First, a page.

1. Assess the scope of impact of the attack across your business. A Crisis Response Plan will ensure you are notified and take immediate action across your systems and users. Importantly, this will provide a framework to communicate effectively to your internal and external audiences.
2. Take immediate action. Act quickly to focus on critical systems and implement security patches related to the known vulnerabilities that underpin the attack. This includes ensuring that all non-supported Microsoft Windows products are upgraded to new(er) supported versions.
3. Review existing patch management systems and ensure proper processes are in place. Make sure that systems with critical data are maintained to current levels of security patching.
4. Use security solutions across the business. This includes protecting networks and endpoints, anti-virus, firewall and intrusion detection and prevention systems. All solutions must be kept up-to-date across the entire business.
5. Ensure effective back-up processes are a standard and continuous process, in which critical data is backed up and regular fire drill exercises are conducted to check the validity of backups and the speed of business recovery. This includes confirming that effective historic versioning of the backups themselves are held, because sleeping ransomware agents may already be embedded in the backup, which could render the backup useless.
6. Educate your workforce. It’s critical to run proper employee awareness programmes, making people aware of what they should look out for in emails, that they know how important this is and what to do if they are at all concerned.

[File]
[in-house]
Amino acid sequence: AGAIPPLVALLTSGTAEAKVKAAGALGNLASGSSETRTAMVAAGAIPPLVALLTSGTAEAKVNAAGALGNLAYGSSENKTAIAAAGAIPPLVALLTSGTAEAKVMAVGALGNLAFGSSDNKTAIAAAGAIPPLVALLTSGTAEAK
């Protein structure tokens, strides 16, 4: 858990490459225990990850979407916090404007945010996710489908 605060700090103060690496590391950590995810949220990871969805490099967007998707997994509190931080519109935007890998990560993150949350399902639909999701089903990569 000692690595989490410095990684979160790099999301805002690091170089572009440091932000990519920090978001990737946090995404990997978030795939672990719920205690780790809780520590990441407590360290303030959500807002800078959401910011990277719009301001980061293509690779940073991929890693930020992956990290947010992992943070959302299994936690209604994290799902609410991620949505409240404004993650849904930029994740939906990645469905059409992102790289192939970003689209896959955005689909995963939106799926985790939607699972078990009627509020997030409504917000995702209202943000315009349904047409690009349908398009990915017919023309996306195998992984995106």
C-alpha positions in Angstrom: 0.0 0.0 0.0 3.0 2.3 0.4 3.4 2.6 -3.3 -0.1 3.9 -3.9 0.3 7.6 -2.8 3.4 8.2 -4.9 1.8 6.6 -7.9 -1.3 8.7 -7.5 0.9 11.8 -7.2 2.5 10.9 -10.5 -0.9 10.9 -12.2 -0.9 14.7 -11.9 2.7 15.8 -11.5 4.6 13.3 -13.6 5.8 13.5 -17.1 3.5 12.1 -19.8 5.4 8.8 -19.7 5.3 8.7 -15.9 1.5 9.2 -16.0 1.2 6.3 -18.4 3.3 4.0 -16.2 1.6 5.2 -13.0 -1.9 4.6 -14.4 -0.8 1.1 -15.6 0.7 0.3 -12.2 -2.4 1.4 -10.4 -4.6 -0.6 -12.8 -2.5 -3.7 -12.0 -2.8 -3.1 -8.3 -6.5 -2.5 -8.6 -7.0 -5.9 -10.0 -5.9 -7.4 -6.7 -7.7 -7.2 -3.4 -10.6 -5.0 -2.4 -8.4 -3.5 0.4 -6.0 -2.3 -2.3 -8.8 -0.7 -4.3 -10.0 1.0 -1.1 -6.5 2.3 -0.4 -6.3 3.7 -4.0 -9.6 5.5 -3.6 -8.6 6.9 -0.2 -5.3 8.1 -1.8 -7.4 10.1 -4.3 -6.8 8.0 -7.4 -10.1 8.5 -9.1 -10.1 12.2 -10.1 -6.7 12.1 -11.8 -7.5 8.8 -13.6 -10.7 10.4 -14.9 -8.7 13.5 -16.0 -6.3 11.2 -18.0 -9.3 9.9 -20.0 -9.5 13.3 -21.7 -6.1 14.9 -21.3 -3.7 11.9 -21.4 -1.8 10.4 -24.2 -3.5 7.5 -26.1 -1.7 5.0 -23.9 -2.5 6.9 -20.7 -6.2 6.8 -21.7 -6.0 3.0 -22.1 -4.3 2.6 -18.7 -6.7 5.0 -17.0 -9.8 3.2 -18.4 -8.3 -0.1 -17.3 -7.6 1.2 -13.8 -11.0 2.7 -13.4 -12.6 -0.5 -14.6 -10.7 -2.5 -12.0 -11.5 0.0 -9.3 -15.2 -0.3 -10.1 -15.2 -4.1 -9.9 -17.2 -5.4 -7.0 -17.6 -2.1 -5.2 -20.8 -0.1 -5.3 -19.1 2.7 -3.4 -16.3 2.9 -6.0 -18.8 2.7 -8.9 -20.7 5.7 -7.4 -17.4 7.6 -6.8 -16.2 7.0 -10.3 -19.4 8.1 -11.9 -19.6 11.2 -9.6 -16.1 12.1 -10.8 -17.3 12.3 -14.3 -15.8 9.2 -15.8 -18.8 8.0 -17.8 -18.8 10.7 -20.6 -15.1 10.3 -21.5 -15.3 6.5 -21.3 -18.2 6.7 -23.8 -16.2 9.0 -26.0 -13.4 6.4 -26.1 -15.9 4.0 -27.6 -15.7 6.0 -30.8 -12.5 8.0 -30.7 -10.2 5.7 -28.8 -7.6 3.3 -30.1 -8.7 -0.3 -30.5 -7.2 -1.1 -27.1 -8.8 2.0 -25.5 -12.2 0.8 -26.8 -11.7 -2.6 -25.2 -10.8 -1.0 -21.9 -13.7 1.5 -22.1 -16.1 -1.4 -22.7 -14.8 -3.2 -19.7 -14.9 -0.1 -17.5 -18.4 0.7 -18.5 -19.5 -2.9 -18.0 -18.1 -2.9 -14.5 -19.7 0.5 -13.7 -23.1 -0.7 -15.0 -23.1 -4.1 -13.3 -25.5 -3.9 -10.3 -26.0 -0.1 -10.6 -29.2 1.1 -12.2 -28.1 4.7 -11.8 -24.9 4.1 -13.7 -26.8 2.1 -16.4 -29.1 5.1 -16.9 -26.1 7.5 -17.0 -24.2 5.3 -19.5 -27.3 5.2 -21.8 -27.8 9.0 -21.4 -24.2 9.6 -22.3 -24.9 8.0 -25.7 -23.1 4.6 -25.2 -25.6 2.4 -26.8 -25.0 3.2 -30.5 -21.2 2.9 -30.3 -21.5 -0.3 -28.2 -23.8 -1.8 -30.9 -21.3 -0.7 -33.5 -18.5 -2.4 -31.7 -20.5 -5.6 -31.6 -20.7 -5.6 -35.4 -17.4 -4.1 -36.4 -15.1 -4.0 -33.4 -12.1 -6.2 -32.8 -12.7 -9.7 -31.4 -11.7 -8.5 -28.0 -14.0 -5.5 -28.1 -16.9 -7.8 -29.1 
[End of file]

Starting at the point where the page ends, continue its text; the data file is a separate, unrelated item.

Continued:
It is painful … but manageable
Put simply, being cyber-ready is a result of effective management of people, processes and technology to minimise your risk profile. We need to get to a place where cyber security is embedded in the culture of businesses.
Network segmentation with appropriate security technology in place, is a critical step. With Petya, an initial attack spread laterally throughout a network after a software update infection. So by placing security appliances within the network to segment off critical systems, legacy environments and proprietary data sources, a worm traversing the network would have been stopped and damage minimised.
A key lesson from WannaCry was the need to test data recovery strategy. If you have set up a backup program and have it automatically executing for years, it is a painful lesson to find out that a corrupted backup has prevented appropriate data recovery because a periodic (quarterly) test was not performed.
By focusing on the essential security components and actively monitoring security events, organisations can minimize the impact of attacks.
Cyber security is a key concern for organisations of all sizes. Protecting devices, networks, data and apps is an essential component of doing business. Vodafone provides security products and services to businesses of all sizes, helping you secure your business anywhere because we are everywhere. We are trusted by organisations globally, including utilities, financial institutions and government agencies.